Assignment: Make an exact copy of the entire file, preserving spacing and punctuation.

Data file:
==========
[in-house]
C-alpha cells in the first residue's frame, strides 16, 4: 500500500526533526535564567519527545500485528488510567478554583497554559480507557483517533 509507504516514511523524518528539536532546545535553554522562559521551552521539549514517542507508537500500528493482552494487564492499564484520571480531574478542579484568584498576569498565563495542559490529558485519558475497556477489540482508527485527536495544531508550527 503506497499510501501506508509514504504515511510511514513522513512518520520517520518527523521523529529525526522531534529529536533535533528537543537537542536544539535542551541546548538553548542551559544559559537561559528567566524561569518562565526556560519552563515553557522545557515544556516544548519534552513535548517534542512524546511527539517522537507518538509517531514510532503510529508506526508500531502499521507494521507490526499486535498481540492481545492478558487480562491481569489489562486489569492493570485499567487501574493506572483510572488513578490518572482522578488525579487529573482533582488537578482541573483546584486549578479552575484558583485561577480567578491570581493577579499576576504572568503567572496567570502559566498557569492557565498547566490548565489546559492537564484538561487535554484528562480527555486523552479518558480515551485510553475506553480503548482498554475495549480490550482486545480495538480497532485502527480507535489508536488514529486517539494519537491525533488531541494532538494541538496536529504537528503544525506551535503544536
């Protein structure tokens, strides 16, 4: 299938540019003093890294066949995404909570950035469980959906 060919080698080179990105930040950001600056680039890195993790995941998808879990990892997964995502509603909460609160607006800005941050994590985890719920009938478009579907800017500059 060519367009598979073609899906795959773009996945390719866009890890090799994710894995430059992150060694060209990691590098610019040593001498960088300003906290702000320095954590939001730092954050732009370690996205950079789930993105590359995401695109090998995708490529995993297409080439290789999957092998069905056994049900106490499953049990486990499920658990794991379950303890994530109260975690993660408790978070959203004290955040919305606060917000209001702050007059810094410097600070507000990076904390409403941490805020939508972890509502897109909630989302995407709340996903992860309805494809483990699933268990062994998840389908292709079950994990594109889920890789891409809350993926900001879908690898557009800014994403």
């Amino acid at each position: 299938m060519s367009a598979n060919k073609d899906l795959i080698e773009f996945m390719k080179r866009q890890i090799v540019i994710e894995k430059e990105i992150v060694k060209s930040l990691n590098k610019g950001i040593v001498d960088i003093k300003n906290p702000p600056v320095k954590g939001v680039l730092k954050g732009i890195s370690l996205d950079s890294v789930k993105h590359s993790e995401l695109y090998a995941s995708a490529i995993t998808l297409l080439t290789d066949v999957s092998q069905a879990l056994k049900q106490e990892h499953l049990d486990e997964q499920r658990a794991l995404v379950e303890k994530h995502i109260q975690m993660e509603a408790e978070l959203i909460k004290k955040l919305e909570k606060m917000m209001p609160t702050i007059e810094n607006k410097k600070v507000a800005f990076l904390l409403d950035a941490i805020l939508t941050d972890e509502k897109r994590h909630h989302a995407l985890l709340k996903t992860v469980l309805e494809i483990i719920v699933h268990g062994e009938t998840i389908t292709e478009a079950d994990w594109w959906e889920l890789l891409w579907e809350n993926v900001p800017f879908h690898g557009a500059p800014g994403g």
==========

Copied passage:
[in-house]
C-alpha cells in the first residue's frame, strides 16, 4: 500500500526533526535564567519527545500485528488510567478554583497554559480507557483517533 509507504516514511523524518528539536532546545535553554522562559521551552521539549514517542507508537500500528493482552494487564492499564484520571480531574478542579484568584498576569498565563495542559490529558485519558475497556477489540482508527485527536495544531508550527 503506497499510501501506508509514504504515511510511514513522513512518520520517520518527523521523529529525526522531534529529536533535533528537543537537542536544539535542551541546548538553548542551559544559559537561559528567566524561569518562565526556560519552563515553557522545557515544556516544548519534552513535548517534542512524546511527539517522537507518538509517531514510532503510529508506526508500531502499521507494521507490526499486535498481540492481545492478558487480562491481569489489562486489569492493570485499567487501574493506572483510572488513578490518572482522578488525579487529573482533582488537578482541573483546584486549578479552575484558583485561577480567578491570581493577579499576576504572568503567572496567570502559566498557569492557565498547566490548565489546559492537564484538561487535554484528562480527555486523552479518558480515551485510553475506553480503548482498554475495549480490550482486545480495538480497532485502527480507535489508536488514529486517539494519537491525533488531541494532538494541538496536529504537528503544525506551535503544536
């Protein structure tokens, strides 16, 4: 299938540019003093890294066949995404909570950035469980959906 060919080698080179990105930040950001600056680039890195993790995941998808879990990892997964995502509603909460609160607006800005941050994590985890719920009938478009579907800017500059 060519367009598979073609899906795959773009996945390719866009890890090799994710894995430059992150060694060209990691590098610019040593001498960088300003906290702000320095954590939001730092954050732009370690996205950079789930993105590359995401695109090998995708490529995993297409080439290789999957092998069905056994049900106490499953049990486990499920658990794991379950303890994530109260975690993660408790978070959203004290955040919305606060917000209001702050007059810094410097600070507000990076904390409403941490805020939508972890509502897109909630989302995407709340996903992860309805494809483990699933268990062994998840389908292709079950994990594109889920890789891409809350993926900001879908690898557009800014994403």
């Amino acid at each position: 299938m060519s367009a598979n060919k073609d899906l795959i080698e773009f996945m390719k080179r866009q890890i090799v540019i994710e894995k430059e990105i992150v060694k060209s930040l990691n590098k610019g950001i040593v001498d960088i003093k300003n906290p702000p600056v320095k954590g939001v680039l730092k954050g732009i890195s370690l996205d950079s890294v789930k993105h590359s993790e995401l695109y090998a995941s995708a490529i995993t998808l297409l080439t290789d066949v999957s092998q069905a879990l056994k049900q106490e990892h499953l049990d486990e997964q499920r658990a794991l995404v379950e303890k994530h995502i109260q975690m993660e509603a408790e978070l959203i909460k004290k955040l919305e909570k606060m917000m209001p609160t702050i007059e810094n607006k410097k600070v507000a800005f990076l904390l409403d950035a941490i805020l939508t941050d972890e509502k897109r994590h909630h989302a995407l985890l709340k996903t992860v469980l309805e494809i483990i719920v699933h268990g062994e009938t998840i389908t292709e478009a079950d994990w594109w959906e889920l890789l891409w579907e809350n993926v900001p800017f879908h690898g557009a500059p800014g994403g």